Also located in Conway, Mass., is Wildside Cottage and Gardens, an evolving demonstration of how future generations can live comfortably without depending on increasingly scarce and costly fossil fuels.
The gardens surrounding Sue Bridge’s home create a diverse and beautiful edible landscape carefully planned to offer abundant year-round foods to humans, beneficial insects and wildlife.
The cottage has functioned smoothly off-grid since June 2008, and was described as ”the greenest home in the Pioneer Valley” (Dave Hopkins, EcoRealty). Standard solar panels supply electricity for a full array of demanding kitchen, laundry and office equipment and the well pump. A newer technology, solar vacuum tubes, provides domestic hot water and radiant heat. The whimsically-planted sod roof cools the cottage interior in the summer, and, in colder seasons, keeps heat in. The cottage is sited for maximum passive solar gain in winter
The seven gardens of Wildside
Seven distinct garden areas take advantage of the diverse micro-climates and soil types that occur naturally on Wildside’s hilly eight acres. These will become an abundant local source of food for residents, guests and the surrounding community. In general no gas or oil-driven equipment is needed for food production or maintenance. Terrace gardens just below the cottage provide permaculture plantings which sprout again each year with little or no tending. Closer to the cottage are an herb garden and an eat-in-season terrace.
A substantial annual garden at the bottom of the south-facing hill provides winter storage crops. A wide variety of nut trees have been planted along the north and south perimeters, and a wet meadow to the east may eventually be planted with rice. Wildside’s most distinctive garden is the extensive east-facing “forest garden” slope, promising to produce a generous variety of fruits and berries for decades into the future.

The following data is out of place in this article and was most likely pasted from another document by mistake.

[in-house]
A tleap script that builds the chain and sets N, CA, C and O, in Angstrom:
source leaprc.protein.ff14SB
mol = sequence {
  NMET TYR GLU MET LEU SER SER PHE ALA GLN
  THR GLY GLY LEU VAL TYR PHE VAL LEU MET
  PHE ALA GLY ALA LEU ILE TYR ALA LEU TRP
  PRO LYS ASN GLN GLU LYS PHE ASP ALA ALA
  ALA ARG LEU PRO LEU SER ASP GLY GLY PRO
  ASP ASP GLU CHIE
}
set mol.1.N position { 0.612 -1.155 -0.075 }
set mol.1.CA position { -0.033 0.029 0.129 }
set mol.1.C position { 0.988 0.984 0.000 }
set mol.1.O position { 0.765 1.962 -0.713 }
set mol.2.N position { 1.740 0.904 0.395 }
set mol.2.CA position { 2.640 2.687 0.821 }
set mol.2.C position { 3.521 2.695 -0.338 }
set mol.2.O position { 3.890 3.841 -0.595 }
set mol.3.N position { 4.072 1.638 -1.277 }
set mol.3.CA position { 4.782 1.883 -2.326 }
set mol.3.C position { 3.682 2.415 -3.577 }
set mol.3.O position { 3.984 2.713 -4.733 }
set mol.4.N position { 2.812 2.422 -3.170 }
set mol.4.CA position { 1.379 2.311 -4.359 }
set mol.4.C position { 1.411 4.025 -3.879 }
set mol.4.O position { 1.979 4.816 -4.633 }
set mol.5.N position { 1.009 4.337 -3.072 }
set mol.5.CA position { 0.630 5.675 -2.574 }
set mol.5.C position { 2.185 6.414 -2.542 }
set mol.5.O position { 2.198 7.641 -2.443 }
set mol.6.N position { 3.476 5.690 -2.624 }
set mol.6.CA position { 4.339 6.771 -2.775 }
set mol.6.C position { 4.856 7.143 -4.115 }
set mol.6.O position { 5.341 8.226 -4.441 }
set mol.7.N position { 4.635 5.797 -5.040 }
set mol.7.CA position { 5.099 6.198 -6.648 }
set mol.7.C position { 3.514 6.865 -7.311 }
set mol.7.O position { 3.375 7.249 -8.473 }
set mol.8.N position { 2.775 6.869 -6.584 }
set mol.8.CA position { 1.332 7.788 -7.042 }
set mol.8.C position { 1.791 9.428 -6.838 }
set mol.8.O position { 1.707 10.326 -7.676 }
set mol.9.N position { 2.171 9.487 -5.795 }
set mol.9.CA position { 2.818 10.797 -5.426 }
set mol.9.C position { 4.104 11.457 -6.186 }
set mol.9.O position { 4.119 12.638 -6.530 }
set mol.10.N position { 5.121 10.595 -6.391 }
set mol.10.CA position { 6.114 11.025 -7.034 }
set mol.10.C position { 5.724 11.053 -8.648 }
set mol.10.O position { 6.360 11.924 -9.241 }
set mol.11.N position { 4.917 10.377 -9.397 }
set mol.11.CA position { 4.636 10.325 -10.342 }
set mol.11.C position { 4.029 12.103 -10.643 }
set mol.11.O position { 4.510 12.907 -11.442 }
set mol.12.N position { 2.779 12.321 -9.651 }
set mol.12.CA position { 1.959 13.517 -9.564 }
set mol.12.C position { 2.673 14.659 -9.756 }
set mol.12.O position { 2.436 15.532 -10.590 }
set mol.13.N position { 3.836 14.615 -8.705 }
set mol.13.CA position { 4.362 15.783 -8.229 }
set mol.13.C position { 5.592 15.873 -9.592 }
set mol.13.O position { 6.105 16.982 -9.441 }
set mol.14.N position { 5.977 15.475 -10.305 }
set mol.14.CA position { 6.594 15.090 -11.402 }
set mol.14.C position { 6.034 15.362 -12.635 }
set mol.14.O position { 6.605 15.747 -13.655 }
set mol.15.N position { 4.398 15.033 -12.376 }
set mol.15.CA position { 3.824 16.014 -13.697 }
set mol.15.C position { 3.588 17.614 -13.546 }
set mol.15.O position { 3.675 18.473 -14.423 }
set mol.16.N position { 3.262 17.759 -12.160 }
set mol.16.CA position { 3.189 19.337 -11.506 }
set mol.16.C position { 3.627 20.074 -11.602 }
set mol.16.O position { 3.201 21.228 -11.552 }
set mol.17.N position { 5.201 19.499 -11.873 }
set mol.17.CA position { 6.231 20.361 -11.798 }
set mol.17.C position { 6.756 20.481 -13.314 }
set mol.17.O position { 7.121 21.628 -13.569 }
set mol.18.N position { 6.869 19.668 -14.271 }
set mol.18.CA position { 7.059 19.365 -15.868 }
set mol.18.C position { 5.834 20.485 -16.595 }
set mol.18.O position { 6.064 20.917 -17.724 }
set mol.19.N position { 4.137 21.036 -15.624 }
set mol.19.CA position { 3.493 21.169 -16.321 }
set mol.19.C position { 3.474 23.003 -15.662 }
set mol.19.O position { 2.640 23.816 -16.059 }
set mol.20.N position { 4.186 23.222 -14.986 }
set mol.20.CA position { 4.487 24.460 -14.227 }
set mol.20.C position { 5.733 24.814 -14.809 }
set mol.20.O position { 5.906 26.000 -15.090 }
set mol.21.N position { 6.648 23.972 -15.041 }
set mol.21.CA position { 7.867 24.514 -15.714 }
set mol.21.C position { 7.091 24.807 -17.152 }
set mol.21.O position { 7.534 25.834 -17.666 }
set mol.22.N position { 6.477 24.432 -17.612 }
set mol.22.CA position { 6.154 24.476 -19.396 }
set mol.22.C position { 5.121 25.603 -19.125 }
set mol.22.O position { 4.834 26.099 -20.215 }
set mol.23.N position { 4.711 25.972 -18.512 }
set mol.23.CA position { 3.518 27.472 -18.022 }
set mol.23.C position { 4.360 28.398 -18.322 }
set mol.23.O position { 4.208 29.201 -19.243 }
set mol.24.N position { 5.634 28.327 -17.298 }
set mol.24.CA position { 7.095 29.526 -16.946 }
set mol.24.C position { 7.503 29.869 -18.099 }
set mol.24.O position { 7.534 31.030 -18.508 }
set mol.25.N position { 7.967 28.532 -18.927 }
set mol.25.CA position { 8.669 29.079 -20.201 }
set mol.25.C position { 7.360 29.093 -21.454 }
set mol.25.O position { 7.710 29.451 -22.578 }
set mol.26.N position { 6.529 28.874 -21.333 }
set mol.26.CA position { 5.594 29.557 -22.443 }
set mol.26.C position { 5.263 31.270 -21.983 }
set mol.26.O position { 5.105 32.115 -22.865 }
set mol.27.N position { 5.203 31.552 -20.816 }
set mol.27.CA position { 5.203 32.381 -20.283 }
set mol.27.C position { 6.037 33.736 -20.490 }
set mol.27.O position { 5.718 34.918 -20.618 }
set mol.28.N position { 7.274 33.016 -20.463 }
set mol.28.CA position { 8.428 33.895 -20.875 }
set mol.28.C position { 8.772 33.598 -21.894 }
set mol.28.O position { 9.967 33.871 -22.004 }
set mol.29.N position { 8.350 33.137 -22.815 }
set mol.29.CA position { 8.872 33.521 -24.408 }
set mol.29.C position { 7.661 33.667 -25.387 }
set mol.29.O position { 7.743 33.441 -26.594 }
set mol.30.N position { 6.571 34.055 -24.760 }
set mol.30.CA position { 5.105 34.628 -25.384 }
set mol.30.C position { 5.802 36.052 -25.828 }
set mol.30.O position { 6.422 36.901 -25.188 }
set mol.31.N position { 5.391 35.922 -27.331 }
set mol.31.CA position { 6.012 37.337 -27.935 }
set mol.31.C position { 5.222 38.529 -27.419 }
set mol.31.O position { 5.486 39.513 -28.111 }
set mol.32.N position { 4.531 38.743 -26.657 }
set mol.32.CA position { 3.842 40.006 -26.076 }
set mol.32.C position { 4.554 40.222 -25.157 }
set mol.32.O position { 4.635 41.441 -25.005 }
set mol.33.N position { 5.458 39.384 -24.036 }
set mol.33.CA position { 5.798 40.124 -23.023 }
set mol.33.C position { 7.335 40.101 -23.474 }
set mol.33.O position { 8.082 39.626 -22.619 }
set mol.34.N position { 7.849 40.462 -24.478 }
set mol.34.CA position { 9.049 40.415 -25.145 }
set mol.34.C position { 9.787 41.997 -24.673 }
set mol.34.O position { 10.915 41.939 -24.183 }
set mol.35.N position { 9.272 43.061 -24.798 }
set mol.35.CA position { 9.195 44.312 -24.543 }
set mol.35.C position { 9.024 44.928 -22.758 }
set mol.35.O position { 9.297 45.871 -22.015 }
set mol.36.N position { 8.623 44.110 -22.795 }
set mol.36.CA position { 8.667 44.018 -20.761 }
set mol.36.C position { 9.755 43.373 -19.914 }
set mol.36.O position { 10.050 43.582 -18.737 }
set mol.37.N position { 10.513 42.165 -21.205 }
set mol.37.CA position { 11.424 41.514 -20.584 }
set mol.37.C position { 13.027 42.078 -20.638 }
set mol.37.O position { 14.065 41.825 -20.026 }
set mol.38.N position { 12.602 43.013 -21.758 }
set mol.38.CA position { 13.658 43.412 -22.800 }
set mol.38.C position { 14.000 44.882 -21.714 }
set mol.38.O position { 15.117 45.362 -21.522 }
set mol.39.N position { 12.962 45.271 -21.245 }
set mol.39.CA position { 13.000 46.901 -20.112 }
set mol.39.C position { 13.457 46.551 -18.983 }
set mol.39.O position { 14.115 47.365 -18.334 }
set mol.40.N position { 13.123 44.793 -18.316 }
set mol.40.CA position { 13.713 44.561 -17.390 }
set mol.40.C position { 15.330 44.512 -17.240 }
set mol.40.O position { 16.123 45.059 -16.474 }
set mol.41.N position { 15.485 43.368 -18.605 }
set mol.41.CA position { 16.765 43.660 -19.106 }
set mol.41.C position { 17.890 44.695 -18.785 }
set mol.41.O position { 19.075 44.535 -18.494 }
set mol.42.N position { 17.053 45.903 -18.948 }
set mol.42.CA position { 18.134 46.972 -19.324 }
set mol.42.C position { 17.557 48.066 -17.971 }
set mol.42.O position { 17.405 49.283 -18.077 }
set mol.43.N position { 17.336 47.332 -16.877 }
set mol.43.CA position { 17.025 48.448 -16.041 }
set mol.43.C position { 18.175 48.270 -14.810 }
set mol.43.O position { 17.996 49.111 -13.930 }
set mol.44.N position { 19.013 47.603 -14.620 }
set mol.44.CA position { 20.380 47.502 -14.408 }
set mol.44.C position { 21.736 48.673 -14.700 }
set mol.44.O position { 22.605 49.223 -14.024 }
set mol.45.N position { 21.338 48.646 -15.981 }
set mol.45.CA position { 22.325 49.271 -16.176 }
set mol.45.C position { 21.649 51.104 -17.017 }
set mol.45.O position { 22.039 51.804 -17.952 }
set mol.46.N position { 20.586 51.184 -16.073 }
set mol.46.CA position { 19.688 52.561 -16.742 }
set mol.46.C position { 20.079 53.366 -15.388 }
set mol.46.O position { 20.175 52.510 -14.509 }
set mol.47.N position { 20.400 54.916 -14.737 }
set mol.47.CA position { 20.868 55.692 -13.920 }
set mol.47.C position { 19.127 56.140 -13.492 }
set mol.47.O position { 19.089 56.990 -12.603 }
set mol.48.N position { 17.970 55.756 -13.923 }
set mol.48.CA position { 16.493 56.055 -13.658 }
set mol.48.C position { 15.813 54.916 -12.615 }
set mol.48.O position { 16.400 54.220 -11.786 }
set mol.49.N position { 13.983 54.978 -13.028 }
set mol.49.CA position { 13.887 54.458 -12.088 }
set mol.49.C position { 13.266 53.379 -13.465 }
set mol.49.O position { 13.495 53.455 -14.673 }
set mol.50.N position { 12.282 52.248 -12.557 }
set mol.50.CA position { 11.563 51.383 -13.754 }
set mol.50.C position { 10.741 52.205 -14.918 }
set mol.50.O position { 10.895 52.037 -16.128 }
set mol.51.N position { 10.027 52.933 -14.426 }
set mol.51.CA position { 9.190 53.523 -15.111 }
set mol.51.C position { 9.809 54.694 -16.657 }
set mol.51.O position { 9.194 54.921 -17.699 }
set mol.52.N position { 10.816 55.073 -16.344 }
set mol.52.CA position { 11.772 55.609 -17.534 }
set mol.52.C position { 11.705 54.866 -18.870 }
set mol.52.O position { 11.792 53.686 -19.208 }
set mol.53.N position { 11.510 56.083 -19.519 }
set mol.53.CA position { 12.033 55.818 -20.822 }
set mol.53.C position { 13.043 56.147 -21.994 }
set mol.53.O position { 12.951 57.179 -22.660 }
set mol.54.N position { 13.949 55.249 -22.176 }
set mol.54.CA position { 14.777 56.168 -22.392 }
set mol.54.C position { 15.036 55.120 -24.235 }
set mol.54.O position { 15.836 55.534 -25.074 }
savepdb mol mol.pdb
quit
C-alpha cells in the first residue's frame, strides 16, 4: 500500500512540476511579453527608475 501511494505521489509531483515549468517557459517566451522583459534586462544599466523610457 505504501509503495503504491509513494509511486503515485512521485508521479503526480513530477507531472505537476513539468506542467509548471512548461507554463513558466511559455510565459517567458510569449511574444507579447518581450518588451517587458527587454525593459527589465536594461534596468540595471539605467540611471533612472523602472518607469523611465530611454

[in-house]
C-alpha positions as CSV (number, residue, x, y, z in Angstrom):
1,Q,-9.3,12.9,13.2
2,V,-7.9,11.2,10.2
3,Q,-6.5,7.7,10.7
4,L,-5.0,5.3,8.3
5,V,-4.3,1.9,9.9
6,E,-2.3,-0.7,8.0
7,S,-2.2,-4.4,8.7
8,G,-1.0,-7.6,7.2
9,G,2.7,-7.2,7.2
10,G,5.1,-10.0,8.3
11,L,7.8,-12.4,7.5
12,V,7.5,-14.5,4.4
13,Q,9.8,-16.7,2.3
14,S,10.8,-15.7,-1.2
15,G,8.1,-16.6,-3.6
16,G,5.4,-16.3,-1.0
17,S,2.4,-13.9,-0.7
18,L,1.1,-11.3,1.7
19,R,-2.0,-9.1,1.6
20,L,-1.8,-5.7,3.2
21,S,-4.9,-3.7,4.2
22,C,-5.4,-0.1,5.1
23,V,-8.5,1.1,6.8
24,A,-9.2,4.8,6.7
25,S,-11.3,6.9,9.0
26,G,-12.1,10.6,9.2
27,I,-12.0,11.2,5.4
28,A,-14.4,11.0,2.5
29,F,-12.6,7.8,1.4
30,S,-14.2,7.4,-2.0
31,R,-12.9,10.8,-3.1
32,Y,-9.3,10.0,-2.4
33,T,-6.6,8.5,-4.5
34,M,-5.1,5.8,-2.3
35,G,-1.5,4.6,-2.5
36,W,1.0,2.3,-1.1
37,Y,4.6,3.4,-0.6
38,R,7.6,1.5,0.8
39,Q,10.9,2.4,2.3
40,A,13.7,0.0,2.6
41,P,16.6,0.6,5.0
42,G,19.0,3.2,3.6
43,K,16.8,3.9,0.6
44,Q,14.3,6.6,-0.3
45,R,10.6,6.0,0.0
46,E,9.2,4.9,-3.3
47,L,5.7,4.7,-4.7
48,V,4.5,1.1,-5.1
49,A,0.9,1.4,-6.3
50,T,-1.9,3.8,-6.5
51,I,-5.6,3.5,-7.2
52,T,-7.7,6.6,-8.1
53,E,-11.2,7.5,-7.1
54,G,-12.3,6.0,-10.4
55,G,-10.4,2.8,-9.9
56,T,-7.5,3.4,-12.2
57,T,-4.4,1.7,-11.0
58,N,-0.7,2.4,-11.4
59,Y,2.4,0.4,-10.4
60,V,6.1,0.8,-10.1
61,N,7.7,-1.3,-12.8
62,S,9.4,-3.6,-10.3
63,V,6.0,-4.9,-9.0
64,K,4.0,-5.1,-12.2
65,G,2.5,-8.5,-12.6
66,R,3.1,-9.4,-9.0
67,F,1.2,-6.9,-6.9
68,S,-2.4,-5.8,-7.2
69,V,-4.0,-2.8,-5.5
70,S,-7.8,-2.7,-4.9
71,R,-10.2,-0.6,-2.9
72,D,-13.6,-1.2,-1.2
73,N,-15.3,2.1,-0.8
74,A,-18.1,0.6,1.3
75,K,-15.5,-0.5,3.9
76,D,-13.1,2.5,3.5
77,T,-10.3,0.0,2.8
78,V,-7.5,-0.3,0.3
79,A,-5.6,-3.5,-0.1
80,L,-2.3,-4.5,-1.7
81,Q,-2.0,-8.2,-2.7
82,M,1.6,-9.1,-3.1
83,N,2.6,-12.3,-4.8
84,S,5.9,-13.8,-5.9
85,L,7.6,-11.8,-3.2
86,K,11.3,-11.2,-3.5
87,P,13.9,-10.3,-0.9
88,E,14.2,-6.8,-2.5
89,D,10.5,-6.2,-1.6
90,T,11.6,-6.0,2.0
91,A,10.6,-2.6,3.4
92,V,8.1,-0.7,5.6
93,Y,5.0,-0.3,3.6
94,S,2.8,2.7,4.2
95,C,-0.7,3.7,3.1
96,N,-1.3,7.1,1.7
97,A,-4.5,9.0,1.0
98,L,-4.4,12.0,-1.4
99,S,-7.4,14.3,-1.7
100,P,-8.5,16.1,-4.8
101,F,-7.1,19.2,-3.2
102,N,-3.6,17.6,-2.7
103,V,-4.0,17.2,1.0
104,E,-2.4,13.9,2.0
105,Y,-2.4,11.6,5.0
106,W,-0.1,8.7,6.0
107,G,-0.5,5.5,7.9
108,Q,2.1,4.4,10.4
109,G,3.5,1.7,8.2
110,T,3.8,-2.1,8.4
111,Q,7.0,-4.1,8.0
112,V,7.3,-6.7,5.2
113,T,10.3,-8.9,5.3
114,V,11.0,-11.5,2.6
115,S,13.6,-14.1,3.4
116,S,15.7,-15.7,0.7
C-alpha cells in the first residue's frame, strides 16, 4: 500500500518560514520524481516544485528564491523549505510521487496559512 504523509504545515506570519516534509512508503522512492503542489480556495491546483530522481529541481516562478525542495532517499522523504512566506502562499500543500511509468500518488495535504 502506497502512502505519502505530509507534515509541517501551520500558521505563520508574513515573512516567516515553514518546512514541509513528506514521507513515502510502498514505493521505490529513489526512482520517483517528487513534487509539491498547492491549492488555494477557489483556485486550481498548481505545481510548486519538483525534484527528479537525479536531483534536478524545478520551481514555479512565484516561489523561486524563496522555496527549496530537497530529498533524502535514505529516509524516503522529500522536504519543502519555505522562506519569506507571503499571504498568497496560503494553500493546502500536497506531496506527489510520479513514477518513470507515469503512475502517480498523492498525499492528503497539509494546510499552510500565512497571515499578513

The visionary of Wildside
Sue Bridge is a rural New Englander educated in a public high school and at Wellesley and Yale. She has worked at the United Nations, taught college, and worked, lived and traveled in France, Eastern Europe and the Middle East. She was co-founder of a regional cable television network. She worked for several years on the business side of The Christian Science Monitor’s attempt to diversify into radio and TV, and subsequently wrote a book on the experience. She has consulted to non-profits including television start-ups, elder care organizations and a three-year health care reform campaign.
She was a Founding Member of the Board and a business consultant to Beacon Hill Village, a successful effort to allow older people including those of modest means to age securely in their own homes for as long as they wish.
In 2007, Sue bought the eight acres of fallow pasture and overgrown tree farm in Conway on which she has built Wildside Cottage and Gardens – a semi-experimental project to demonstrate what the good life might be like after the end of cheap and abundant fossil fuels.